I was my own victimizer and persecutor long before anyone else had an opportunity. Simultaneously, I held myself to my mother's standard of perfection, all the while refusing to hold anyone else (outwardly) to the same standard. Oh, I was bound and determined not to be like her. Hah!  Thank God He was gracious enough to show me that if I didn't receive Him, I'd end up more like her than she is... a caracature.

Well, I hope this all makes some sense. Reading through it, that X up at the top right corner beckons... just close the box and skip the whole thing.
But there's been more than enough of that for one lifetime.
Hugs back to you, Bella. Just feeling that I could burst and wishing that I could put into words the difference between dying to self and denying self... but I can't quite... yet. All I know is that the sort of suffering I've endured could only have been prevented by my own choice, earlier on, to obey God instead of trying to be Him.

With love,
Hope

Bella_French

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Re: Spiritual Armor
« Reply #18 on: June 10, 2007, 02:48:18 AM »
Its nice to hear from you again Certain Hope!

Yes, the bible is difficult to interpret by nature, and no doubt everyone interpets its messages according to where they are at. Certain Hope, you can only do your best and its sounds that your best came from a good place in your heart, and that you were doing what you felt was right. And I can definately see where you would get the idea that suffering is `righteous' or even something that is `meant to be'. In fact, I think that in many ways you were right all along,  and that perhaps the only thing missing from the picture was knowing the right context to allow yourself to suffer. I feel that there is a difference between suffering because you are on the wrong path, and suffering because you're on the right one. In the latter scenario, your spirit should feel alive. In the former, it feels dead and the suffering is immeasurable.

X hugs Ceretain Hope. I'm enjoying hearing what you have to say:) Thakyou for sharing your thoughts with me.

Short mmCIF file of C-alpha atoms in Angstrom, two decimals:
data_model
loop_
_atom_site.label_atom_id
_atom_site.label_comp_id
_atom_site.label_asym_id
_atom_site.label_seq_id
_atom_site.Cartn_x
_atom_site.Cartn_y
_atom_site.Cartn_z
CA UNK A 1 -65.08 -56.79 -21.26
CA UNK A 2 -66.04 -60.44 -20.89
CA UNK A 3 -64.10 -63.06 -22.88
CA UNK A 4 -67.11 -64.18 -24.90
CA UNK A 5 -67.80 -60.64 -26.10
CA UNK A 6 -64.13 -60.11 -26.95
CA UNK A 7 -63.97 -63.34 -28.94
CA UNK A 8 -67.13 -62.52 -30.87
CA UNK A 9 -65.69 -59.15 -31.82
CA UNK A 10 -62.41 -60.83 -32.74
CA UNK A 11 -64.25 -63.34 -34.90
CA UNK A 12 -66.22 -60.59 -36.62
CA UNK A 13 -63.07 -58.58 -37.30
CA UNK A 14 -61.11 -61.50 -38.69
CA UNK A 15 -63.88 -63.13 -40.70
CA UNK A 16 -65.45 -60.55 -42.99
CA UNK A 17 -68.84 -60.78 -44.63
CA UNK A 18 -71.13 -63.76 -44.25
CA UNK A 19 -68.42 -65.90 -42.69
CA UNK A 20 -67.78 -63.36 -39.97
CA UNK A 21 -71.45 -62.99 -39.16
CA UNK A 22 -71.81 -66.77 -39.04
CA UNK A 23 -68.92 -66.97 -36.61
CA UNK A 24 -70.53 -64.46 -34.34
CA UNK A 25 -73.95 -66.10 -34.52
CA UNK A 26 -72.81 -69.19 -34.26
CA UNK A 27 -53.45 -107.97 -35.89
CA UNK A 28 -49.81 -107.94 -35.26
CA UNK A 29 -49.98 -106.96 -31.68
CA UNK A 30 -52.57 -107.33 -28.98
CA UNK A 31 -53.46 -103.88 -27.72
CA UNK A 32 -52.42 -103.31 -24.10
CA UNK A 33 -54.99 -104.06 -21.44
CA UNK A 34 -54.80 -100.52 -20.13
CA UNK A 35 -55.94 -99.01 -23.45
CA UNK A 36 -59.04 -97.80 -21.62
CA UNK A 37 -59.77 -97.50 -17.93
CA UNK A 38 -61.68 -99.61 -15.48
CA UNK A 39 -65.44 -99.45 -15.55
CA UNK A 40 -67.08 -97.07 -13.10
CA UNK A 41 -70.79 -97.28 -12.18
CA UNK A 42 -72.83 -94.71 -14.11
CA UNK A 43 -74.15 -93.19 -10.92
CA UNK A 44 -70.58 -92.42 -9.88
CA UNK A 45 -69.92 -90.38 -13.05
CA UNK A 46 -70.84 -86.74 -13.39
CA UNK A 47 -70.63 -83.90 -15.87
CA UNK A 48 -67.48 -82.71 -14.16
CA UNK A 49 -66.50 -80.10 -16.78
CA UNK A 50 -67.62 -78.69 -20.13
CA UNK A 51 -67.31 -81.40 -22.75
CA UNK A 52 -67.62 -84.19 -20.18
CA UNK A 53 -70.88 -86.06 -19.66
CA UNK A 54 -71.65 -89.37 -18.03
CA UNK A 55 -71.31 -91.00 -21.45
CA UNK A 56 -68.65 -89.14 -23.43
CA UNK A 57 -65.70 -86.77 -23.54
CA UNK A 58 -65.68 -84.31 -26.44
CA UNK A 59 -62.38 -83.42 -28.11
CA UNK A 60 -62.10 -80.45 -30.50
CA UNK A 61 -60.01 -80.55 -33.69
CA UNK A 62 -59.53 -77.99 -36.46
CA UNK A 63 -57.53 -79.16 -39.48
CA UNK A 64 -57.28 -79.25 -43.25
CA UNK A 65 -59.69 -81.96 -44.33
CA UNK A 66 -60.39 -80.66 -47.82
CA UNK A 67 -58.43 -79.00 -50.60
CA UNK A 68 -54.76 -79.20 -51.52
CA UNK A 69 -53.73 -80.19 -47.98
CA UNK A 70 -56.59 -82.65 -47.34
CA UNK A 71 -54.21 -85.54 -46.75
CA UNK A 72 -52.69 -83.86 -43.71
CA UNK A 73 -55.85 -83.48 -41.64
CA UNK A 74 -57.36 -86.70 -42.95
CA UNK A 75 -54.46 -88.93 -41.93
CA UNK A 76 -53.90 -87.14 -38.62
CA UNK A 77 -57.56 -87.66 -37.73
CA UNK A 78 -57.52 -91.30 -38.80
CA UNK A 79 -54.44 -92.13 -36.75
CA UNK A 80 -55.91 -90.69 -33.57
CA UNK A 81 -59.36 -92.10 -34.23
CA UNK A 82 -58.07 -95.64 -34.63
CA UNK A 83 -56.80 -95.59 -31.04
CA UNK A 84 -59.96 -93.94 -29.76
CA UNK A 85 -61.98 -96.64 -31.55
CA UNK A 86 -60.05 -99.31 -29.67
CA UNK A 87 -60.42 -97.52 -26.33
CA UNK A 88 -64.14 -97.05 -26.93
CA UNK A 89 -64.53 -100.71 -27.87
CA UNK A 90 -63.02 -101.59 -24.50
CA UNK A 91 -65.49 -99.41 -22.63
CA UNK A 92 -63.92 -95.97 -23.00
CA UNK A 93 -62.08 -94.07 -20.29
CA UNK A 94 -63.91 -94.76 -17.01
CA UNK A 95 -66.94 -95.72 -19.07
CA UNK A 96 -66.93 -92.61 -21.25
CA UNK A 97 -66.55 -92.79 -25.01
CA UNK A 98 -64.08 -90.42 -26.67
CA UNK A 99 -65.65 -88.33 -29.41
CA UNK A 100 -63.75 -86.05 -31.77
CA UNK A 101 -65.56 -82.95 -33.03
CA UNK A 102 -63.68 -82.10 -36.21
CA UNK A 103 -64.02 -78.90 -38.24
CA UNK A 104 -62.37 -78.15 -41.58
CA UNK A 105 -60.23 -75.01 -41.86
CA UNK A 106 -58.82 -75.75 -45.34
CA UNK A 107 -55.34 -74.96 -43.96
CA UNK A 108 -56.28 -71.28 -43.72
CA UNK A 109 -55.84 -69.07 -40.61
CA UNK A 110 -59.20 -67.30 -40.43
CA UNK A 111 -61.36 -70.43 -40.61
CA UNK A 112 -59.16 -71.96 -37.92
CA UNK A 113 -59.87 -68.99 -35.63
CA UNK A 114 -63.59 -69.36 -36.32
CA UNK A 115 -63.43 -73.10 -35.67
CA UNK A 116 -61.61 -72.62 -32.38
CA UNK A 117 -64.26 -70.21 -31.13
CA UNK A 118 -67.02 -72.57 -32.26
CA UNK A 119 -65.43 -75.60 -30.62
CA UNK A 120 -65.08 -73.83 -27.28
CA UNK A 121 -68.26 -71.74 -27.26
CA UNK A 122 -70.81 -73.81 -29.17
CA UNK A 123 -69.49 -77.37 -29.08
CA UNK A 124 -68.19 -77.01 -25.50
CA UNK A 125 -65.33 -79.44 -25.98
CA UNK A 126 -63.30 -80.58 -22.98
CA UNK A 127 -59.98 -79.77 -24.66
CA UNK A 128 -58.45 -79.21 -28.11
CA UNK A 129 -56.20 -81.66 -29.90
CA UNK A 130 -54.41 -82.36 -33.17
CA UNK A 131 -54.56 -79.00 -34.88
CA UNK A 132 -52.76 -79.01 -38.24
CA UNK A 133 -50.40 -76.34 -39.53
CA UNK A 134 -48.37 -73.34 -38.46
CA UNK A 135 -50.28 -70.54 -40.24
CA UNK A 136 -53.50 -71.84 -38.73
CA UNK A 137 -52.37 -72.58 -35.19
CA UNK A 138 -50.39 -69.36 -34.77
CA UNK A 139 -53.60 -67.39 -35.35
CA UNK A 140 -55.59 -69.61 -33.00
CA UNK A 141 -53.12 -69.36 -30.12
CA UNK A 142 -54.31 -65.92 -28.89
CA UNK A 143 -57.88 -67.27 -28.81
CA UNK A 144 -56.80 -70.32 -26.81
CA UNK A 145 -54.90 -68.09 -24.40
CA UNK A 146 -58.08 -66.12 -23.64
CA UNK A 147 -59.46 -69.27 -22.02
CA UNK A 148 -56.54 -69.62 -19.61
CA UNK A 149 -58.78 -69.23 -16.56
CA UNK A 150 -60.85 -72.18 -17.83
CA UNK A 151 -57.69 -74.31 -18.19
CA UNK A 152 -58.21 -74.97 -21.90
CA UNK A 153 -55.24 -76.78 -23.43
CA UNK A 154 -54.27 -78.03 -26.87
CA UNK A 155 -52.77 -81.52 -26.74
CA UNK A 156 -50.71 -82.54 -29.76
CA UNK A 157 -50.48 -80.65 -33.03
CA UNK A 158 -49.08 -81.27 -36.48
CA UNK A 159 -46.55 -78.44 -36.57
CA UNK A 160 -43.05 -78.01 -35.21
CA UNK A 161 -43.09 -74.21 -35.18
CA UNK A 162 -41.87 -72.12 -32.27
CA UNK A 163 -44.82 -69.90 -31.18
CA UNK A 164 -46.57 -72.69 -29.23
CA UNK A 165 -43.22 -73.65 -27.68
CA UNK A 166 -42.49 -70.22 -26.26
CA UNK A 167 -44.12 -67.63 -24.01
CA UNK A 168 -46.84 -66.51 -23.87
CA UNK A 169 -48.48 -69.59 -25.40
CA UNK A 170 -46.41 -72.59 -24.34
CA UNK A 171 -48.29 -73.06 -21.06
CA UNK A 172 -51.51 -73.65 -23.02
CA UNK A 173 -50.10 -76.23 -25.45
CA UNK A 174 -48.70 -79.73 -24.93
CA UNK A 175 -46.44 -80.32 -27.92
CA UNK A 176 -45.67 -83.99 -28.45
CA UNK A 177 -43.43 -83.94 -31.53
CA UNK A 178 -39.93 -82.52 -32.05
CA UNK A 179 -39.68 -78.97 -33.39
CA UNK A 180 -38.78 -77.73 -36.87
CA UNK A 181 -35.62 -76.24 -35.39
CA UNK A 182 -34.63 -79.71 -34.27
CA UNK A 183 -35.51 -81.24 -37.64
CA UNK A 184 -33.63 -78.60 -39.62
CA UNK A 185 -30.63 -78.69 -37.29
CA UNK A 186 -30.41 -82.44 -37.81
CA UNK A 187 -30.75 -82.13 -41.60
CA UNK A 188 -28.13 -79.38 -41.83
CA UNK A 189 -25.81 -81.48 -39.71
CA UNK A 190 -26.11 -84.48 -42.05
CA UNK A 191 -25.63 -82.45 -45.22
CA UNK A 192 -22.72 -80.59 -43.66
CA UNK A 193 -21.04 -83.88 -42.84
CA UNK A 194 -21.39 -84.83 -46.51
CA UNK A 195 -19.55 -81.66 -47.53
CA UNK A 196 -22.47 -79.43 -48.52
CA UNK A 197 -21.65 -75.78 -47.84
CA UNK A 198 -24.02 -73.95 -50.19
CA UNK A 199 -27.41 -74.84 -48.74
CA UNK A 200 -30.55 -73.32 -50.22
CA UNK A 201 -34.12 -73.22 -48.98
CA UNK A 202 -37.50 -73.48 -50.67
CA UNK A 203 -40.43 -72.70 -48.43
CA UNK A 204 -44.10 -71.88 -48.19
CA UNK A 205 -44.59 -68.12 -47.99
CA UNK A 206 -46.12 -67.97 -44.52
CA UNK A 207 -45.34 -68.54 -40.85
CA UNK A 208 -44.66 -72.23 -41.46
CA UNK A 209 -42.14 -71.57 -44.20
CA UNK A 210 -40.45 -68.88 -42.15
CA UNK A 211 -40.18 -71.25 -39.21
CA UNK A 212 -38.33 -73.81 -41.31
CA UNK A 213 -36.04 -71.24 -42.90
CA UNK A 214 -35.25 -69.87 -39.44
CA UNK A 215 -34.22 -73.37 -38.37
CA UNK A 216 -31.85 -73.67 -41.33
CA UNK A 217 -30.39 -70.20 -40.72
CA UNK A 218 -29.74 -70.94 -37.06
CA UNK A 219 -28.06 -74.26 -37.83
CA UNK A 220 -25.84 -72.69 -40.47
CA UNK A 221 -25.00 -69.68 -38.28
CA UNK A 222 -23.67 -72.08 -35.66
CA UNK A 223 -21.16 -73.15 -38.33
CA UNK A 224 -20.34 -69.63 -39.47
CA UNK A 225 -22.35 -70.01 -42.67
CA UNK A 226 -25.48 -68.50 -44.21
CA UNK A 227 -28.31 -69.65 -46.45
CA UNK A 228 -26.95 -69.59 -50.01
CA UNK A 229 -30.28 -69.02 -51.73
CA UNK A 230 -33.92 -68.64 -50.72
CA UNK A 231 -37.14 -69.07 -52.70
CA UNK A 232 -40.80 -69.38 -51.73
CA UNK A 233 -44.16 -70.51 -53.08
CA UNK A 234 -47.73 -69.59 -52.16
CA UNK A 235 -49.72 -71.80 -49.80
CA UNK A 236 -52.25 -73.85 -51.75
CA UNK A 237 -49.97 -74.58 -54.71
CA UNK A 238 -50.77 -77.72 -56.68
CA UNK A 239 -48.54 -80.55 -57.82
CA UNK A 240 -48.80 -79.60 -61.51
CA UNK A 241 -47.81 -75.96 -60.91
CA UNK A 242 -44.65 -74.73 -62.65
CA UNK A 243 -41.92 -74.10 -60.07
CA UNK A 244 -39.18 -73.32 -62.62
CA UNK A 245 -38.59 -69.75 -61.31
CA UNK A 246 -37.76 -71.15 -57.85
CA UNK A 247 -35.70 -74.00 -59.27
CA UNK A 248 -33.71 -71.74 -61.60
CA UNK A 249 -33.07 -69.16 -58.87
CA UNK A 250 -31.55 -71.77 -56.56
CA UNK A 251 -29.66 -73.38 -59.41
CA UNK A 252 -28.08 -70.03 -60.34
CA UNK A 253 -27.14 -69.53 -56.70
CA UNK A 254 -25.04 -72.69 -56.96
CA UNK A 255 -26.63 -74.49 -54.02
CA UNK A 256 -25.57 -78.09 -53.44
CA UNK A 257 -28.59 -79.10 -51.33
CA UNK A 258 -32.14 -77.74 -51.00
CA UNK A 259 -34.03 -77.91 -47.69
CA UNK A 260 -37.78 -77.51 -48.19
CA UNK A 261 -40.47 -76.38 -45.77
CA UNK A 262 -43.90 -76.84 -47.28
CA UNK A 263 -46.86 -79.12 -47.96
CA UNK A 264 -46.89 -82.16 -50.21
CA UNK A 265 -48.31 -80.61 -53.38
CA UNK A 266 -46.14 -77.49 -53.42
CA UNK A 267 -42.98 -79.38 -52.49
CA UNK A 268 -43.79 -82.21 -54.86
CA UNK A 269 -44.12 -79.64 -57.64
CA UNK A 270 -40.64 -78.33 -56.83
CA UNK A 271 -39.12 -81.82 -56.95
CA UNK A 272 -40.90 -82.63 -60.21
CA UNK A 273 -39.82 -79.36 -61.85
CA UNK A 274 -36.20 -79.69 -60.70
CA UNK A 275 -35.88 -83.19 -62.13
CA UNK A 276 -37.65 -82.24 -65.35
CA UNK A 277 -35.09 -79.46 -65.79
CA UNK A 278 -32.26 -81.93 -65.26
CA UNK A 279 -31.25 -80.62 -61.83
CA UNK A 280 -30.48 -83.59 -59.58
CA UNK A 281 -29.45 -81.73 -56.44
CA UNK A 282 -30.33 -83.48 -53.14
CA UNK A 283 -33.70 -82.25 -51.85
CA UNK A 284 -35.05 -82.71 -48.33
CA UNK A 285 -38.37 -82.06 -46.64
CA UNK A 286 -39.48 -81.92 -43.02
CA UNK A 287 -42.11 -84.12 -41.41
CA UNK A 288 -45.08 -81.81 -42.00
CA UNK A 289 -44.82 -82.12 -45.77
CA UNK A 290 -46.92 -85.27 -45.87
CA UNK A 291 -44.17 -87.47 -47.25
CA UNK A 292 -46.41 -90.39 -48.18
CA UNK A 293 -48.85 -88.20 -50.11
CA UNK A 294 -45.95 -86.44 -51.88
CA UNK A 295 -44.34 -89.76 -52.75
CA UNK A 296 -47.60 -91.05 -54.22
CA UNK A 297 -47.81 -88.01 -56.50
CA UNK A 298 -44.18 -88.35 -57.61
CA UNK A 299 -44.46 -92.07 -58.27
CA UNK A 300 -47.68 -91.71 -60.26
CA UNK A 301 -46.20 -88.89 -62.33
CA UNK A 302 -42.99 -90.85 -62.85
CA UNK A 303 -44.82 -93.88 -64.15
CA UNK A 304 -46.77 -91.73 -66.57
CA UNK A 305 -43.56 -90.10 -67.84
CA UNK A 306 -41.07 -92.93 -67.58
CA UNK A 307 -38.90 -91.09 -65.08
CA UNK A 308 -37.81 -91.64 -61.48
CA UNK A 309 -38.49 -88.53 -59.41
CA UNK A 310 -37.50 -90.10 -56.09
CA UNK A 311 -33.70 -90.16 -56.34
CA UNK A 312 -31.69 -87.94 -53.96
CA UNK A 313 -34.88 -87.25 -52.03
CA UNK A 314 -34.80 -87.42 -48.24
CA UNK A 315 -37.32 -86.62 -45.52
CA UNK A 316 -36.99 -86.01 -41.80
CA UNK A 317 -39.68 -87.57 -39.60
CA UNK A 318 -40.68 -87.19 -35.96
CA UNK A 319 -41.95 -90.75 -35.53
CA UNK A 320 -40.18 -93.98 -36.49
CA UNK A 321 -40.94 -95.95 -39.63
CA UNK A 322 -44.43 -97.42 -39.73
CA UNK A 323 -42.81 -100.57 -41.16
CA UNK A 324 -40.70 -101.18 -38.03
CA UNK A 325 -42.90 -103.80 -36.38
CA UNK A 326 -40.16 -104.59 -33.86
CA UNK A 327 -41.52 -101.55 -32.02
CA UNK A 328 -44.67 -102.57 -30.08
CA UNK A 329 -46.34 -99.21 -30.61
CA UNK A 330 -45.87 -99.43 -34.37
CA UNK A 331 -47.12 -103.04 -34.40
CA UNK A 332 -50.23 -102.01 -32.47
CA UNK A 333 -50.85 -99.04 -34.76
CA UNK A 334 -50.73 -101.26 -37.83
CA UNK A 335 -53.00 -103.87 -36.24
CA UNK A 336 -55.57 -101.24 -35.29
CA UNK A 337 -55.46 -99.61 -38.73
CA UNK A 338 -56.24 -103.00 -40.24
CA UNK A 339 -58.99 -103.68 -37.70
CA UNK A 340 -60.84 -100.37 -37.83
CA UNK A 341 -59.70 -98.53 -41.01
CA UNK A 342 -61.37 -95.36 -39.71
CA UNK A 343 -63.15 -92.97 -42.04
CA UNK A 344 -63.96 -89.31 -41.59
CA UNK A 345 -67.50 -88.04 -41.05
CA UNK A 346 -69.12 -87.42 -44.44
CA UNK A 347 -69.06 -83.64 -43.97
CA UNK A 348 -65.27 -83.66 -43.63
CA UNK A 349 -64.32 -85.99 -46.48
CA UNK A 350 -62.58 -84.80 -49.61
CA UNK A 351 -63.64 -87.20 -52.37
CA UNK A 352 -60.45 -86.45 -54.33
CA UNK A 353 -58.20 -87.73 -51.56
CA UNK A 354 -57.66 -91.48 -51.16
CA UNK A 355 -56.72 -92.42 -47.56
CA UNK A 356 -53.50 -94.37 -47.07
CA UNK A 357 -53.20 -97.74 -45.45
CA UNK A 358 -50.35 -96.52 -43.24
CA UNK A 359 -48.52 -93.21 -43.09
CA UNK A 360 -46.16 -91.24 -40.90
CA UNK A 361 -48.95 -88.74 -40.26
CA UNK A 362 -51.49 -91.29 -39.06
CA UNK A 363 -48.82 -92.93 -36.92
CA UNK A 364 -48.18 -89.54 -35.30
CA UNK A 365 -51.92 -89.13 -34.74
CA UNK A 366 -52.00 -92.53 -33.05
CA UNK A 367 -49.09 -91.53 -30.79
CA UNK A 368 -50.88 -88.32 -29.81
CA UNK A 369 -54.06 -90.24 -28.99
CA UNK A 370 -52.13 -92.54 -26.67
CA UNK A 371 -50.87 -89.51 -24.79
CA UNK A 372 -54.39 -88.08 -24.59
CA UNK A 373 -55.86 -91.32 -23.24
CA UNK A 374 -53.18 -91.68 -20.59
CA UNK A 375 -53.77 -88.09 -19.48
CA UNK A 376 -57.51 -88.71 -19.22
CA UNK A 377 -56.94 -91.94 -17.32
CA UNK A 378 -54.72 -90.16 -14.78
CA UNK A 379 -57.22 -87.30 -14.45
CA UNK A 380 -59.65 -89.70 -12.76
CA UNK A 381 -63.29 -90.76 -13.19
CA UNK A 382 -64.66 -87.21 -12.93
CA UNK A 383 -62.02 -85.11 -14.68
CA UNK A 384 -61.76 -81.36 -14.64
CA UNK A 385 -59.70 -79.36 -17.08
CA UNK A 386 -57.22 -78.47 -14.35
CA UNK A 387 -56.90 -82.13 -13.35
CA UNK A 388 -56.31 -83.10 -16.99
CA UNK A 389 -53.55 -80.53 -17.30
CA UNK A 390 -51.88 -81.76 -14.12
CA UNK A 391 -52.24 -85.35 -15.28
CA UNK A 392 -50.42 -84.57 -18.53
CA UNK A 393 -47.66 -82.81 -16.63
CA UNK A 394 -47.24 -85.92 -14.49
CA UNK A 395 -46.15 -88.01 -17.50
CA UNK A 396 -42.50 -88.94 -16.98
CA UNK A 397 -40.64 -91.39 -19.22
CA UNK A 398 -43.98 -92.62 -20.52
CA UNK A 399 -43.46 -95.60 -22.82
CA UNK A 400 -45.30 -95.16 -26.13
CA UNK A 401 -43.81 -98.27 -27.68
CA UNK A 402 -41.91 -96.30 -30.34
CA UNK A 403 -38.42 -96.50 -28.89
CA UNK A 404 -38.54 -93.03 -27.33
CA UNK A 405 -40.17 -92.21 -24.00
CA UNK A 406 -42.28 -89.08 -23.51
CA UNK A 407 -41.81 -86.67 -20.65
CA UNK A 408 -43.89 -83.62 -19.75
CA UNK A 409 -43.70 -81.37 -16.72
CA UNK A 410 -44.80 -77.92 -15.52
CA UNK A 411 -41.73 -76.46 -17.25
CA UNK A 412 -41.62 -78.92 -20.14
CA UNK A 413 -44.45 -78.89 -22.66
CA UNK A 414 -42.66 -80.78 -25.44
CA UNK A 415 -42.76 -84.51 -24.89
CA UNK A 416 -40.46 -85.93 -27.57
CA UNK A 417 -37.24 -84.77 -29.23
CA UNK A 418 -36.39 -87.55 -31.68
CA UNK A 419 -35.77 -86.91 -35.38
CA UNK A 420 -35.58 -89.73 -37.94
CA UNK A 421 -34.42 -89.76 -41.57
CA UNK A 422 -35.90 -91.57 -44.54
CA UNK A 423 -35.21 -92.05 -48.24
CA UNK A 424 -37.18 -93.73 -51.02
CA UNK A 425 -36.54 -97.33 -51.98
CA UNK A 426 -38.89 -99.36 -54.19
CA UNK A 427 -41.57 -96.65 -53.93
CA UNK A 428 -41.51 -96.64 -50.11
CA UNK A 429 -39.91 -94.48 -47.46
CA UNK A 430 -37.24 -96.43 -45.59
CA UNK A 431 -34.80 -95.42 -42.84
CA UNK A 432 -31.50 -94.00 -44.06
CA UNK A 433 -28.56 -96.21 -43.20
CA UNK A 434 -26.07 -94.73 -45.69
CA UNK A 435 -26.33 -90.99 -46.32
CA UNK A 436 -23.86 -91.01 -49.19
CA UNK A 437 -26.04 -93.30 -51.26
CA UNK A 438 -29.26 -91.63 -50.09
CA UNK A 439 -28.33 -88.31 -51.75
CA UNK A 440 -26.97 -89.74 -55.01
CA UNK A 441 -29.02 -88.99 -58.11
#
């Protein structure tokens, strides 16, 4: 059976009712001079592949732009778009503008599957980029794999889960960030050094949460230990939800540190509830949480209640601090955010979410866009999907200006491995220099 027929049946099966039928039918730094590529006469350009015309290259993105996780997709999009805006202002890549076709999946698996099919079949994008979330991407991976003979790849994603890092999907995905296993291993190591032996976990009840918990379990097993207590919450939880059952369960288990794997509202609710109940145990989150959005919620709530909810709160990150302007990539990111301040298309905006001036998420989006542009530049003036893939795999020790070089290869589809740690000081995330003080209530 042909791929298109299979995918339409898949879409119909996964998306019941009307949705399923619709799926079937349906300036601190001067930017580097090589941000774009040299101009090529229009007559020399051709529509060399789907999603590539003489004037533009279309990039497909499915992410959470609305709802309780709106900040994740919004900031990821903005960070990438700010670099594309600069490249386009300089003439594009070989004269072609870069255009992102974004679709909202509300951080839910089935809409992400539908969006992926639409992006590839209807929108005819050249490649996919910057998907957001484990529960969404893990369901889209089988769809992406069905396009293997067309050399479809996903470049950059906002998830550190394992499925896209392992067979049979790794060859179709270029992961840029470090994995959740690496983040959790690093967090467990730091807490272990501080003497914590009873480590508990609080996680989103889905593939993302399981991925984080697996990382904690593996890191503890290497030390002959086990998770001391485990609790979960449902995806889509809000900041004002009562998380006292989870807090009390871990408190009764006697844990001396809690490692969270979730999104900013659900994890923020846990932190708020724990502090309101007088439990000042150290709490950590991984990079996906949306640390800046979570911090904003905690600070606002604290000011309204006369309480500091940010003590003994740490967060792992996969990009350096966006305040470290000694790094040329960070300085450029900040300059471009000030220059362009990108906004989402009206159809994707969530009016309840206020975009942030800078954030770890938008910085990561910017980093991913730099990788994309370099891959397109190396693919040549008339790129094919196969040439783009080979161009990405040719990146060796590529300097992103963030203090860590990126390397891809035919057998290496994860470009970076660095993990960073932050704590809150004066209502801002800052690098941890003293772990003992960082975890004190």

Kacia

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Re: Spiritual Armor
« Reply #19 on: June 25, 2007, 01:33:59 PM »
Hey,

I've been browsing through these boards--not really sure what brought me here, but I definitely recognized my mother.

There was something said earlier that struck a chord. Something about how the one woman who feels like she is constantly rolling over for her husband needs to stop putting so much stock into what he thinks. Amen. You can be happy now. You can, no matter where you are, no matter the situation. God intends for you to be happy now, in this life. Think of how many times the apostle Paul links suffering with rejoicing in his letters. I know this is possible.

I too, have struggled with the idea of leaving or not, in certain relationships, and I think back to Jesus who didin't abandon Judas, of all people. He was so confident in himself and his mission that Judas' actions could not control him--and you will note that Judas punished himself, eventually. You be happy, you do what you need to to keep yourself and/or your children safe, and everything else will fall away on its own.

I think the key is that we have to know, absolutely, who we are, and that we are doing God's will--even if we can't see very far down the road--we know that we are listening and following and he will guide. This isn't coming out very clear.

I have come to a place where it doesn't matter what any N says or does or thinks, I know that God loves me, and I do whatever that peaceful feeling leads me to do. My motto has become "God has not given me the spirit of fear, but of power and of love and of a sound mind." I repeat that to myself and my children constantly.

If you have to make a choice--WHEN you have to make that choice, day after day, incident after incident, you make that choice using the intelligence God has blessed you with, and then you take it to Him, and you say "this is the best choice I could come up with, what do you think?" He will either give you a peaceful feeling (go ahead) or a stupor of thought (bad choice) or nothing at all. In my experience, Nothing at all means "I trust you, do whatever you think is best" and as you go along that path you deemed best, either the peaceful feeling will come, confirming your decision was right, or you will be warned to change direction before anything bad happens. Just remember that fear does not come from God. Don't make choices based on Fear.

I don't know how much sense that made.

Kacia